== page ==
Quantifying quislings

In Will Davies’s The Happiness Industry, toward the end of a chapter called “Living in the Lab,” he describes how the ad agency JWT, when it went international to manage the General Motors account, tried to conduct surveys in European countries to gather data about consumer behavior there. Such market research is commonplace now, but in 1927, it was not: Davies points out how these survey takers were regarded with hostility, one even getting himself thrown down the stairs of an apartment building in Copenhagen.

The resistance to being surveyed, Davies argues, was a matter of seeing sentiment surveys for what they are: “a strategy of power.” They are attempts to transform people into data so they can be processed the way data is processed. Individuals report their feelings the way a fuel gauge reports how much is in the tank. It has no control over that level; it can only display it. It is up to those taking the reading to figure out how to change what the gauge passively reports.

A similar logic, as Davies traces throughout the book, is at work with all forms of quasi-objective, data-driven sentiment analysis. The book explains how the technocratic pursuit of happiness is a general alibi for intensified social control in which a subject’s self-assessment is rejected in favor of neurological evaluation and Big Data–driven predictive analytics. When brain scans purport to reveal what people are “really feeling,” this is to pre-empt those people from having any say in it. They can only act blindly, follow instructions they are given, until the monitors tell them they are experiencing the correct, sanctioned neurological reactions. 

This broadens to a general indictment of the quantification of feeling  

The main thing is that if unhappiness can be expressed via instruments of measurement, if success can be understood in terms of quantifiable outcomes, then critical and emancipatory projects are ensnared, and their energies are harnessed.

Efforts to track the wants and feelings of the public became inseparable from efforts to dictate those wants and feelings: Measuring the public mood is tantamount to manipulating it. Then you can bypass democratic deliberation in favor of reading the public mood through data analysis, and adjusting that mood with behavioral nudges and other paternalistic mechanisms for controlling the environment and the choices subjects can conceive of. 

Self-quantification is no exception; it’s a form of collaboration with power. Sometimes it may seem as though self-quantification is a kind of efficient way to express oneself, of making oneself legible, but it’s a process of abstraction in which one renders oneself commensurate with others, and ultimately fungible. You turn yourself into data so that the institutional power structures can administer control over you, tell you what your numbers mean and what they should be. It’s self-surveillance, pre-emptive surrender. Measurement is a form of power exercised over the measured, in service of the interests of the rulers over the ruled. Quantification is the policeman in your head.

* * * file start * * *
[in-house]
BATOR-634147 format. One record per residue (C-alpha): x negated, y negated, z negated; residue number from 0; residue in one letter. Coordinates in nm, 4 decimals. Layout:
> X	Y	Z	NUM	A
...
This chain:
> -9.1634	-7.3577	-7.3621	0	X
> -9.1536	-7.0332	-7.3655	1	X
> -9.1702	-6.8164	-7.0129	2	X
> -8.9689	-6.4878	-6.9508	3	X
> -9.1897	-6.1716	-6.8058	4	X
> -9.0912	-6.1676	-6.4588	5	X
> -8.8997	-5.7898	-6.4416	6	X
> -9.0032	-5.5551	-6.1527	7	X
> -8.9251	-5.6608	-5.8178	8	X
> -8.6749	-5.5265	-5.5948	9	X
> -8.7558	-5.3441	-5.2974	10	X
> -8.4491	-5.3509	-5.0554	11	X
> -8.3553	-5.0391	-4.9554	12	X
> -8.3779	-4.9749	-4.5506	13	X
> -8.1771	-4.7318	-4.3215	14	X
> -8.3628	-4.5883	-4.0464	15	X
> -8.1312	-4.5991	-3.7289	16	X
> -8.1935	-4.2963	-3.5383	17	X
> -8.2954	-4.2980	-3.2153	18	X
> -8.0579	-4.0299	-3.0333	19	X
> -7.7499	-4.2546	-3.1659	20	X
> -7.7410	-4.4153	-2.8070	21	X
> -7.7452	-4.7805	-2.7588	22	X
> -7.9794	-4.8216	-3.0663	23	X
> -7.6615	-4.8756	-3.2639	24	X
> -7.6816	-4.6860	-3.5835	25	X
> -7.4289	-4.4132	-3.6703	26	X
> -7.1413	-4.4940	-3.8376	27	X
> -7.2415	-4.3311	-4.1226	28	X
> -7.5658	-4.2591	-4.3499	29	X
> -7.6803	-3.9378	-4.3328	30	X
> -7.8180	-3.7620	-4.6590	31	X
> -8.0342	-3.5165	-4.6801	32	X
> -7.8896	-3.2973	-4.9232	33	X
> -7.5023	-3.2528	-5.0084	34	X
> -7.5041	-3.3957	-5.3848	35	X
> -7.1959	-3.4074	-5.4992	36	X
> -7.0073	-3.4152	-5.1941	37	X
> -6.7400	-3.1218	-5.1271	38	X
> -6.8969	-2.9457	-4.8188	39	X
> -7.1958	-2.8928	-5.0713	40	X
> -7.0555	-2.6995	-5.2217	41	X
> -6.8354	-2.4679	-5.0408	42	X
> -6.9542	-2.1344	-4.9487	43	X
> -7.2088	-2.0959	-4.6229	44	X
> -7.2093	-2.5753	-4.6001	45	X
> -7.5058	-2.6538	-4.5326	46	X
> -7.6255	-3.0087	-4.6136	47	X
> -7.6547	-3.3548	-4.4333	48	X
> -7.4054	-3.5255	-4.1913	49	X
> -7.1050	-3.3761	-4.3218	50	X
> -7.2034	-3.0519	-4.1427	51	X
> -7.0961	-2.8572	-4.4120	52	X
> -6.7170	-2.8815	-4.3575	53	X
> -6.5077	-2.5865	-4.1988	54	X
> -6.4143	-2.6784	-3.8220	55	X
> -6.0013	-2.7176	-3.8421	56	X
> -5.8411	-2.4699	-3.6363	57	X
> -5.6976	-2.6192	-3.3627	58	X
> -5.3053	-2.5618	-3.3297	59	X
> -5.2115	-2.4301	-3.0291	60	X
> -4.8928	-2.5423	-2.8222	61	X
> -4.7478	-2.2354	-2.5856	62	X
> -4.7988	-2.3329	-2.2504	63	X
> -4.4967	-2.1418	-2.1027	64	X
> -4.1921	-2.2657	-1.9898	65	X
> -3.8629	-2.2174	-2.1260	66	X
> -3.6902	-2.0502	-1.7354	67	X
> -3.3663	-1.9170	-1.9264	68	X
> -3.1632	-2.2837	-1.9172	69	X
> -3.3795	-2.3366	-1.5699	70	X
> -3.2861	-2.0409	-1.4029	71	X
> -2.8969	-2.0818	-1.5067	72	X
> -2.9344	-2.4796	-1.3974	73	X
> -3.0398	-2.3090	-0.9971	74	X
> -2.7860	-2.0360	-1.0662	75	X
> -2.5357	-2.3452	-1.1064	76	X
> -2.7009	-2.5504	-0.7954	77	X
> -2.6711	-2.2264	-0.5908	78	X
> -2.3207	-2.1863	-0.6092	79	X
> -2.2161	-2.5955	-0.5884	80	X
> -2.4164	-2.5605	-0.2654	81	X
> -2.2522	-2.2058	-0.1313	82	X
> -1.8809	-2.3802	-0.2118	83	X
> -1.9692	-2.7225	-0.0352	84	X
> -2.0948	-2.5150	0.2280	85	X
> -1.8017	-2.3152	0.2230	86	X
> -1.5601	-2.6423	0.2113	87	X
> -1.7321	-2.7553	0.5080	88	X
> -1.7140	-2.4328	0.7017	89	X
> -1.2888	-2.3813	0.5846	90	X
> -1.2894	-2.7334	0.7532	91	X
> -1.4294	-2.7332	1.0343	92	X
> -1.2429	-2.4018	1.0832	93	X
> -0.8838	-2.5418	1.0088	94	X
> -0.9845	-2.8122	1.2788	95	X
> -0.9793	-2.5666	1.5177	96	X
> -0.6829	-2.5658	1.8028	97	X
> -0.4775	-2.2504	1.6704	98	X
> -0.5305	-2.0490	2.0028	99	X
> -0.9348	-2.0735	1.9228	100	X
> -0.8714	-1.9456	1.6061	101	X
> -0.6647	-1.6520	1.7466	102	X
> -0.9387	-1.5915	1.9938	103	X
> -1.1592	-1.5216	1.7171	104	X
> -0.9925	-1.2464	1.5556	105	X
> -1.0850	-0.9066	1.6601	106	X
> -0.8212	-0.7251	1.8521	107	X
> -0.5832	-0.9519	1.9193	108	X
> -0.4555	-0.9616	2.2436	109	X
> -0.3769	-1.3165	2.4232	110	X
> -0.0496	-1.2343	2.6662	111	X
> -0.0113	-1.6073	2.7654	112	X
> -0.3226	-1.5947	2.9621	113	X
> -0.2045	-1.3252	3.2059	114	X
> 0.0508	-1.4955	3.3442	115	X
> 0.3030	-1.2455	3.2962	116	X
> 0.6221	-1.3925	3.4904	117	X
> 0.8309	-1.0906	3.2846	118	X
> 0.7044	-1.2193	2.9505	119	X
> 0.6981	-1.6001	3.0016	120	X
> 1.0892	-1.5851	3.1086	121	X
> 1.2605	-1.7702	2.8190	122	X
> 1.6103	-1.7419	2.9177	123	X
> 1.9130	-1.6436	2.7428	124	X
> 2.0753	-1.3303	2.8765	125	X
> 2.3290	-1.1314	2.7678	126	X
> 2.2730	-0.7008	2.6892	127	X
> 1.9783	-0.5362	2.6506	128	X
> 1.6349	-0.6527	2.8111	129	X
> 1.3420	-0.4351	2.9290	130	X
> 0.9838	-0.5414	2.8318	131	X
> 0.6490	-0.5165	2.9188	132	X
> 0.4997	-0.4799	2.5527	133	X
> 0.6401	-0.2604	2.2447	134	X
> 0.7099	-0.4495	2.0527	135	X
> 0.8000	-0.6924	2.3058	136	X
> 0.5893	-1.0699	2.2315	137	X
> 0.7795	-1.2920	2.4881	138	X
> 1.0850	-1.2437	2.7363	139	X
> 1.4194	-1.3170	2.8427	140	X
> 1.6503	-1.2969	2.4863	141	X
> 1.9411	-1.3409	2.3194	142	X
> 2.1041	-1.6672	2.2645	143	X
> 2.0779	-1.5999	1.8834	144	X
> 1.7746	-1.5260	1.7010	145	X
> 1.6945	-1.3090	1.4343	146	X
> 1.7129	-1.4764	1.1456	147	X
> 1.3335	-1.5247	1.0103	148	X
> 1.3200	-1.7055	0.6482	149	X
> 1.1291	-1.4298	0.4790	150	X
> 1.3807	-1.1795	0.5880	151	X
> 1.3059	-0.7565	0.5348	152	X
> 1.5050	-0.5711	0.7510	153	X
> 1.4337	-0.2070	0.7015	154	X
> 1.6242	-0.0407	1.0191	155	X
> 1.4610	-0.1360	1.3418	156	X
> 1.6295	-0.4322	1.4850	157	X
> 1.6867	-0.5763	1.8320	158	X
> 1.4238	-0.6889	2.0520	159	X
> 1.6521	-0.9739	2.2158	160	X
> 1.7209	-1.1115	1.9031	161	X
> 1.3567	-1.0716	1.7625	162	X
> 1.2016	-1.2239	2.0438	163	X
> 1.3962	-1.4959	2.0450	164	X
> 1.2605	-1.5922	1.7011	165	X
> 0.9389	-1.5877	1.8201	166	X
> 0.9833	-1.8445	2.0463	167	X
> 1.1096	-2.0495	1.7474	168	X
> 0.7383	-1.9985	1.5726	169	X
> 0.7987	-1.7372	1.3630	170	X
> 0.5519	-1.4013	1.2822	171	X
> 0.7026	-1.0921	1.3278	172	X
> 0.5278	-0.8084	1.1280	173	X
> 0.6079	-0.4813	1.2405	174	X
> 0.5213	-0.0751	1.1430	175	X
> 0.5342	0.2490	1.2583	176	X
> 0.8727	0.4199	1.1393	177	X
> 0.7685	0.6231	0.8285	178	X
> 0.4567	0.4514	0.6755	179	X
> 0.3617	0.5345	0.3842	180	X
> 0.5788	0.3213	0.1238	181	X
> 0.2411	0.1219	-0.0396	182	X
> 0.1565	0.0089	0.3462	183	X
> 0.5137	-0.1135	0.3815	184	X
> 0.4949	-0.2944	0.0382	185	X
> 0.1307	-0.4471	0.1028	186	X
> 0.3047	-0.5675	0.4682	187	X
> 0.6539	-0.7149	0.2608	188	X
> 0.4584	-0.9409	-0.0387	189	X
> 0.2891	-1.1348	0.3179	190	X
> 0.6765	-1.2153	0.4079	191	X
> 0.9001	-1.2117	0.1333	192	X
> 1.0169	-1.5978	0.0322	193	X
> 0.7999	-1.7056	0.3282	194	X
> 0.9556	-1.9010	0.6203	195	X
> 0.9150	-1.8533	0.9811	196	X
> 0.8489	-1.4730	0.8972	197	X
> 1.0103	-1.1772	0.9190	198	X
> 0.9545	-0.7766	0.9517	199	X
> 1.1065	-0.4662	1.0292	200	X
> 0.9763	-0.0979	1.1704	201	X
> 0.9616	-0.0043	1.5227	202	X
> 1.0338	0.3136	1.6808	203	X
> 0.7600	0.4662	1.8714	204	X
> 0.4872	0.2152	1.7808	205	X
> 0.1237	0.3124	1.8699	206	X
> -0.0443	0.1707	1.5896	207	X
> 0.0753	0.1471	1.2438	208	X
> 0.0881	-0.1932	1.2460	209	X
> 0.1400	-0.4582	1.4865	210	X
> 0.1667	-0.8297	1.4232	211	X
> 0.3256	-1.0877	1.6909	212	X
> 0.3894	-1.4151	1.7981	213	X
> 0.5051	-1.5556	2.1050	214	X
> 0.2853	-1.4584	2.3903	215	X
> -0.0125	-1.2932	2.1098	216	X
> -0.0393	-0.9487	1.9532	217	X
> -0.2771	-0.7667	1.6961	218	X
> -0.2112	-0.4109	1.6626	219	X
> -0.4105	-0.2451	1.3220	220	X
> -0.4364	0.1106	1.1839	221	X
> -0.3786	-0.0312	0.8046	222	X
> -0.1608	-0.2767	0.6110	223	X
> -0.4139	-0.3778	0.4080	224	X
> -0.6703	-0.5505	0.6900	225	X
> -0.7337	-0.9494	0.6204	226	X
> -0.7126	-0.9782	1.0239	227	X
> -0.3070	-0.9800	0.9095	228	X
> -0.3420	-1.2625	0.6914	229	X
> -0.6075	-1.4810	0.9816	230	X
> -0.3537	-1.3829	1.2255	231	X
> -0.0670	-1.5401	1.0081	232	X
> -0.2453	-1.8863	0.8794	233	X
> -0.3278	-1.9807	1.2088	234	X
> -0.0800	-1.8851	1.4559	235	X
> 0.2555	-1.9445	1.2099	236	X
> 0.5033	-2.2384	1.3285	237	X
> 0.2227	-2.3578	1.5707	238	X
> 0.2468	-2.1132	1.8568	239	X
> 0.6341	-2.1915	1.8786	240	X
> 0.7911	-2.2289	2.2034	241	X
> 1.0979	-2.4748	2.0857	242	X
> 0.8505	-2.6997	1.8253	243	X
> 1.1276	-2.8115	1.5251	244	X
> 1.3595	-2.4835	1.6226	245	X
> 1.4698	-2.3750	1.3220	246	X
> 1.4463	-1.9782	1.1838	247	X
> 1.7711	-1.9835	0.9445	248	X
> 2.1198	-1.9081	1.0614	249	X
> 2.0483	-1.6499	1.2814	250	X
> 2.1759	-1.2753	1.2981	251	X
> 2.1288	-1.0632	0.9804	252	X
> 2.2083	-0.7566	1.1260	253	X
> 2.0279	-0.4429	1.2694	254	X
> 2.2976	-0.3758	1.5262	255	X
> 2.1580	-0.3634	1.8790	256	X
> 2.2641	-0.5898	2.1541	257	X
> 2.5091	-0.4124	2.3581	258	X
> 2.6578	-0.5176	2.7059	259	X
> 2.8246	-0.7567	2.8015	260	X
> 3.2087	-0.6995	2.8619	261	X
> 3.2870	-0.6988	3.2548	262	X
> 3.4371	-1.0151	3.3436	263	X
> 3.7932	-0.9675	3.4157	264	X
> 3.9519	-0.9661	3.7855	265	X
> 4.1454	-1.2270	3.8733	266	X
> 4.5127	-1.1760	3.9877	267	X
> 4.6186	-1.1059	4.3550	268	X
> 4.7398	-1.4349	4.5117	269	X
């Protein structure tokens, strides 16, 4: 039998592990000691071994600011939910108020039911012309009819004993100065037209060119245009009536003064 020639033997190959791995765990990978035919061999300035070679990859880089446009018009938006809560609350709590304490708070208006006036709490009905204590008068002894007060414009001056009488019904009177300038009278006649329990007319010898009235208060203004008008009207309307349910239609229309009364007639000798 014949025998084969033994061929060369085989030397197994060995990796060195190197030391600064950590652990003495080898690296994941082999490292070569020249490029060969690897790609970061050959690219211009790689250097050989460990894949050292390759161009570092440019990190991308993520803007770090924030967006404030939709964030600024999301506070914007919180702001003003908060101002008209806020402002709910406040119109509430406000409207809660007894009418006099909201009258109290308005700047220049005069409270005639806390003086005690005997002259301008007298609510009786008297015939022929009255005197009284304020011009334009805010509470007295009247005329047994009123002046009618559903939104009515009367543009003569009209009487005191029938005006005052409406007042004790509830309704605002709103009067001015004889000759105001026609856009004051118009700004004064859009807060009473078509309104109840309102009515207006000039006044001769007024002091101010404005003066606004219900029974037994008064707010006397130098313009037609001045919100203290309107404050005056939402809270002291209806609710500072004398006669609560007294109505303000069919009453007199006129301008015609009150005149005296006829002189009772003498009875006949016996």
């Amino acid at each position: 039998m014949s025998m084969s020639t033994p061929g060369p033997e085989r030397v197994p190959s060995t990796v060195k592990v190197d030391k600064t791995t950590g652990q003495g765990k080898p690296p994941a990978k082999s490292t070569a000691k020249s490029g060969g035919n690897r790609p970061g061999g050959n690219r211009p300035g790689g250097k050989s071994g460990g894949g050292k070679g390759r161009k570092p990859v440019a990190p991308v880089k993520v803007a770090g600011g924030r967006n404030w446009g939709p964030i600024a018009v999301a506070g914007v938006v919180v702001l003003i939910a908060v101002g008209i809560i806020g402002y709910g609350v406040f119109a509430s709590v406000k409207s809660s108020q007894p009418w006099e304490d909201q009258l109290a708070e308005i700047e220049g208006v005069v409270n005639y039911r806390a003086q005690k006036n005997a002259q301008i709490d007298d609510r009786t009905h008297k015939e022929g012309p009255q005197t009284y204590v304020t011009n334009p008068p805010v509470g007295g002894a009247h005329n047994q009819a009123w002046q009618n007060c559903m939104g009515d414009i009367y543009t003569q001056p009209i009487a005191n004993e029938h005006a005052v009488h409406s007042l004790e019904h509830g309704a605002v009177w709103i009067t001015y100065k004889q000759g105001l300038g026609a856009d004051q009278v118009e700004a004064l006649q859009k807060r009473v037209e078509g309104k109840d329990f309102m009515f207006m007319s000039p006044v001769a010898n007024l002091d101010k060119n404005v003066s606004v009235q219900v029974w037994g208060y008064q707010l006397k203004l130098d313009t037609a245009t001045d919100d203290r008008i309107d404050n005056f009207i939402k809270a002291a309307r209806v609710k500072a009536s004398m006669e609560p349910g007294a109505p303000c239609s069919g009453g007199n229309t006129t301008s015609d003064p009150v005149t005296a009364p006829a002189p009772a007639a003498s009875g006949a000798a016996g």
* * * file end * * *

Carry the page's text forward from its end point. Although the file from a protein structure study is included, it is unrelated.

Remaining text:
One can’t use self-measurement as a means of resisting or undoing the miseries inflicted by bureaucratic power that is administered by means of quantification. (The best one can hope for is temporary or tactical relief, often at someone else’s expense. Quantification makes zero-sum games possible and explicit.) By submitting voluntarily to quantifying regimes one lends assent and support to an ideological climate in which “utilitarian, biological and behaviorist representations of human life” are the only legitimate ways to understand ourselves. These ways of understanding don’t permit for any noninstrumental behavior; they deny the possibility of the sort of noncalculating spontaneity that we have been taught to regard as authentic. Instead, everything can be rationalized and authenticated in terms of its usefulness, its contribution to maximizing measurable quantities. Quantifications of the social (which boil down to money) replace the possibility of other sorts of qualitative relations within it. 

Davies describes the acceptance of behaviorialist accounts of the self and self-quantification as developing a “split personality” in which we “train ourselves to be more suspicious of our thoughts” basically so we can accept the thoughts being imposed by power, which we are incentivized in various ways to accept. Among these incentives: we become qualified for employment or health insurance, we evade more explicitly punitive forms of control, we speak the technocratic discourse of policymakers, we can become “normal.” For most people these rewards probably don’t fully compensate for an anxious life under perpetual audit, divided against oneself while technocratic and business elites conquer, but there doesn’t seem to be any other deal on offer.

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